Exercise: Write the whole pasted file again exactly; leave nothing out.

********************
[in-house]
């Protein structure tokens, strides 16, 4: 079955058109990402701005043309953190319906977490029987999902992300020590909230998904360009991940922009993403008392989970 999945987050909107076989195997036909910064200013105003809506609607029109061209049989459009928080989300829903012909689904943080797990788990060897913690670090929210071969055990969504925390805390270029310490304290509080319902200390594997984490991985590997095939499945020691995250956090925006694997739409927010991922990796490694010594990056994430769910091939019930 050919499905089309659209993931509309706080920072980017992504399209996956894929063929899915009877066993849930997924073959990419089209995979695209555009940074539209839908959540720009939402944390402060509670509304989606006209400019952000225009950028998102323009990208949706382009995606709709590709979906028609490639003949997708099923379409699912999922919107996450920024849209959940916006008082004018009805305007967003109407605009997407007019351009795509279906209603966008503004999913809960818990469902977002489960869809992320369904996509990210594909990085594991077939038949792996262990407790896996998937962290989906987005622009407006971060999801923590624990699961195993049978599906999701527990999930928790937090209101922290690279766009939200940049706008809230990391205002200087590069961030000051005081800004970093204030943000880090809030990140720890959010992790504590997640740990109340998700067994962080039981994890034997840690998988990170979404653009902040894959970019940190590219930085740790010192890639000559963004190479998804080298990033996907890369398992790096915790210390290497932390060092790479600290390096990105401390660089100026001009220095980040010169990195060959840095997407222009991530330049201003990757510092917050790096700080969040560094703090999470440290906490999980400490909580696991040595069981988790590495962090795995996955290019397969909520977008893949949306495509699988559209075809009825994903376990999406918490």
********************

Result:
[in-house]
């Protein structure tokens, strides 16, 4: 079955058109990402701005043309953190319906977490029987999902992300020590909230998904360009991940922009993403008392989970 999945987050909107076989195997036909910064200013105003809506609607029109061209049989459009928080989300829903012909689904943080797990788990060897913690670090929210071969055990969504925390805390270029310490304290509080319902200390594997984490991985590997095939499945020691995250956090925006694997739409927010991922990796490694010594990056994430769910091939019930 050919499905089309659209993931509309706080920072980017992504399209996956894929063929899915009877066993849930997924073959990419089209995979695209555009940074539209839908959540720009939402944390402060509670509304989606006209400019952000225009950028998102323009990208949706382009995606709709590709979906028609490639003949997708099923379409699912999922919107996450920024849209959940916006008082004018009805305007967003109407605009997407007019351009795509279906209603966008503004999913809960818990469902977002489960869809992320369904996509990210594909990085594991077939038949792996262990407790896996998937962290989906987005622009407006971060999801923590624990699961195993049978599906999701527990999930928790937090209101922290690279766009939200940049706008809230990391205002200087590069961030000051005081800004970093204030943000880090809030990140720890959010992790504590997640740990109340998700067994962080039981994890034997840690998988990170979404653009902040894959970019940190590219930085740790010192890639000559963004190479998804080298990033996907890369398992790096915790210390290497932390060092790479600290390096990105401390660089100026001009220095980040010169990195060959840095997407222009991530330049201003990757510092917050790096700080969040560094703090999470440290906490999980400490909580696991040595069981988790590495962090795995996955290019397969909520977008893949949306495509699988559209075809009825994903376990999406918490």